Bolstered by the stellar contributions of vibraphonist Matt Moran, trumpeter Russ Johnson and vanguard multi-reedists Jeff Lederer and Ned Rothenberg, Musillami and company embark on a bracing journey through some of the leader’s most captivating compositions. Although blues, bop and swing are omnipresent influences, Musillami’s writing ranges far and wide for stylistic inspiration, which includes distinctive interludes subtly informed by everything from tango (“Piazzolla On The Porch”) to hip-hop (“Thuggish Mornings”).

Musillami continues to explore the use of EFX like chorus, distortion and reverb, amplifying the septet’s rich color palette, as he did on 2009’s From Seeds – the first documented example of Musillami’s use of EFX on record. This date expands upon the earlier session’s developments (which coincidentally featured a similar line-up), presenting the former purist using his new set-up with tasteful restraint. Generating an array of vivid hues, he introduces the atmospheric set opener “Piano Del Greci” with an extended salvo of coruscating notes, ably supported by the rhythm section’s subtle accents. Veering from brusque staccato fragments to searing legato tones, his prismatic cadences set the stage for a series of pithy trades between the horns and Moran, introducing each soloist in turn.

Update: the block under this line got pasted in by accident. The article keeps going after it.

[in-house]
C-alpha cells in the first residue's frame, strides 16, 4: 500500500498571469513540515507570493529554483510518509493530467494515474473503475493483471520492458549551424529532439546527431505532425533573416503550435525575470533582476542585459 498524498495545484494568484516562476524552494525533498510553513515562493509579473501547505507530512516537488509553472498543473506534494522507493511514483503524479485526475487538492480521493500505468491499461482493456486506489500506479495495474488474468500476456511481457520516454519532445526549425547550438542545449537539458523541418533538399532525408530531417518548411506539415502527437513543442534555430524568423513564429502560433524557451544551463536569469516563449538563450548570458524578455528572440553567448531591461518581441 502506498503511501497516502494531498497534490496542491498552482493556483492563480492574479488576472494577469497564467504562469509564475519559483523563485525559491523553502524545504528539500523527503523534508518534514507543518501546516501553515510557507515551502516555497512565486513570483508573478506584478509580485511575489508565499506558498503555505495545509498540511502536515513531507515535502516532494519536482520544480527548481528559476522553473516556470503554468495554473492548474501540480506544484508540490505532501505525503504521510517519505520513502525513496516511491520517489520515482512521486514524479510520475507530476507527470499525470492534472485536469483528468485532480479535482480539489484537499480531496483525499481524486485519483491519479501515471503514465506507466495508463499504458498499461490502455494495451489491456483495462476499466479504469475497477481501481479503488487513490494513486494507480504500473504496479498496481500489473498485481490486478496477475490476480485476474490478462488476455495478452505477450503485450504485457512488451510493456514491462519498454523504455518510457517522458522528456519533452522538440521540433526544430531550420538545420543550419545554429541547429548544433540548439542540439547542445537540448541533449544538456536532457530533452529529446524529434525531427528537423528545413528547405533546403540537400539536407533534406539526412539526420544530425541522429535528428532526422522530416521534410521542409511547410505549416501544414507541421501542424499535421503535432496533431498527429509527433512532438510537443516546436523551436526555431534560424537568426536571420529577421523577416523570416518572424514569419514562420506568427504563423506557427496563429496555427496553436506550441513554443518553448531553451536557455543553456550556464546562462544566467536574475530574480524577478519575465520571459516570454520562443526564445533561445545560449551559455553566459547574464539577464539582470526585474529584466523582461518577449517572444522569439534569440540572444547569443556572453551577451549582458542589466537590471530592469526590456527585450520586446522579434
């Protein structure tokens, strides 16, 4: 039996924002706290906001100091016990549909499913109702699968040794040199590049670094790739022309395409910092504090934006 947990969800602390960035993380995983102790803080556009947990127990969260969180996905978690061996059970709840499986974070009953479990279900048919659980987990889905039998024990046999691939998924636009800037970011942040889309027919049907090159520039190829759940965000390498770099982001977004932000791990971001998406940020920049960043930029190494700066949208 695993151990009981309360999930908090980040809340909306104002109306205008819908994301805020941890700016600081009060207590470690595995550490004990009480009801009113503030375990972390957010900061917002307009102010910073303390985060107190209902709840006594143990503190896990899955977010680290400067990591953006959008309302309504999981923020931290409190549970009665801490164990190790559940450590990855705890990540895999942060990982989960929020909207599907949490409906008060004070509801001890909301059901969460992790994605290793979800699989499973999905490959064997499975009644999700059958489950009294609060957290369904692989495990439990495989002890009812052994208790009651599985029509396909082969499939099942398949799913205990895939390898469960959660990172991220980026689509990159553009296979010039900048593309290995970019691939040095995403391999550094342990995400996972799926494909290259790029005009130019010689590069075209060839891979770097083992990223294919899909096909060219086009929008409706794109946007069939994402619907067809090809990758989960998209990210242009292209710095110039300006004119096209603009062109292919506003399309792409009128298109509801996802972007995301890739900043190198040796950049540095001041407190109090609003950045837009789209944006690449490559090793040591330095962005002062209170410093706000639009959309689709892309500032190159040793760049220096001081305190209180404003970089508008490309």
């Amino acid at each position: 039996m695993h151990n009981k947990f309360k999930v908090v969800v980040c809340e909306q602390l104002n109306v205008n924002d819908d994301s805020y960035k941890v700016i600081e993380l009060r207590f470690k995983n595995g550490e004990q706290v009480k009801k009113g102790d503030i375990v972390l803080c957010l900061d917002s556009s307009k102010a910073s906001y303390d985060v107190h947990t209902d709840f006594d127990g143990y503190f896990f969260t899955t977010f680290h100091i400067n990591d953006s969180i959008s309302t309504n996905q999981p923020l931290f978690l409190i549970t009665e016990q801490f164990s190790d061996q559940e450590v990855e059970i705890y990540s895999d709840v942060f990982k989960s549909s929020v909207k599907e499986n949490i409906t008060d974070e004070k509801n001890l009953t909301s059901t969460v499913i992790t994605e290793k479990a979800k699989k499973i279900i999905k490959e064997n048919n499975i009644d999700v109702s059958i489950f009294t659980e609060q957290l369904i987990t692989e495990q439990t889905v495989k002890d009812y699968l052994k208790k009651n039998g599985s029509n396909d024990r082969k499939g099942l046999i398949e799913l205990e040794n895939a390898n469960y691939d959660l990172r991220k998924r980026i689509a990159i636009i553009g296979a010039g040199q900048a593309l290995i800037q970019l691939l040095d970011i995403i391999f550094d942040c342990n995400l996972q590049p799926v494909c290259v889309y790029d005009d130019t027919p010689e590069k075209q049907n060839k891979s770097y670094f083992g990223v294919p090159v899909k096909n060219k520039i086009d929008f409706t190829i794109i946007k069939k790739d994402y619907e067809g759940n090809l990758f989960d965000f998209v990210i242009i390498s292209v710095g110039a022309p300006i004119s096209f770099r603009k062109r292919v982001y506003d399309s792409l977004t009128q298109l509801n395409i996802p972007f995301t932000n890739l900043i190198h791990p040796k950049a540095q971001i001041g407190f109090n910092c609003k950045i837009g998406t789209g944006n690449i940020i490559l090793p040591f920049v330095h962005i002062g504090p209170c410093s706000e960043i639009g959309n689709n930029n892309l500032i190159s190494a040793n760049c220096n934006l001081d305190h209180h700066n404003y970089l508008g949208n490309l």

Gracefully sequenced, the extended “Summer Suite: Twenty Ten” is bookended by two long-form compositions – “Blues For The Wounded Warrior,” a muscular avant-garde blues ode to veterans, and the labyrinthine swinger “Thuggish Mornings,” a wry musical commentary on a private family joke. Similarly inspired by familial camaraderie are “High Likeability Factor” and “Moe,” transitional cadenzas of the main suite that spotlight Fonda and Schuller’s respective virtuosity as unaccompanied soloists, as well as their longstanding relationship with the leader.

The remainder of the suite encapsulates dynamic group interplay reinforced by ardent individual solos, beginning with the first movement, “Iceland,” a sonic tone poem that captures the ominous tension and grandiose fury of the Icelandic volcano Eyjafjallajökull, which erupted in 2010 while Musillami was touring abroad. Musillami unveils his dynamic range on this episodic number with a pair of contrasting statements; his gnarled, histrionic fretwork at the outset is offset by a far more measured excursion filled with sophisticated harmonic detours and coy lyrical motifs towards the coda. Subsequent genre-specific forays provide ample evidence of his bandmate’s interpretive prowess, including Lederer’s bristling free-bop evocation of urban living (“Liv’s In Beantown”) and Johnson’s affinity for winsome Americana (“Nebraska”). The suite climaxes with the rapturous “Barnstable News,” ending on a fervently optimistic note that encapsulates the underlying mood of this appropriately titled release.
–Troy Collins

New World Records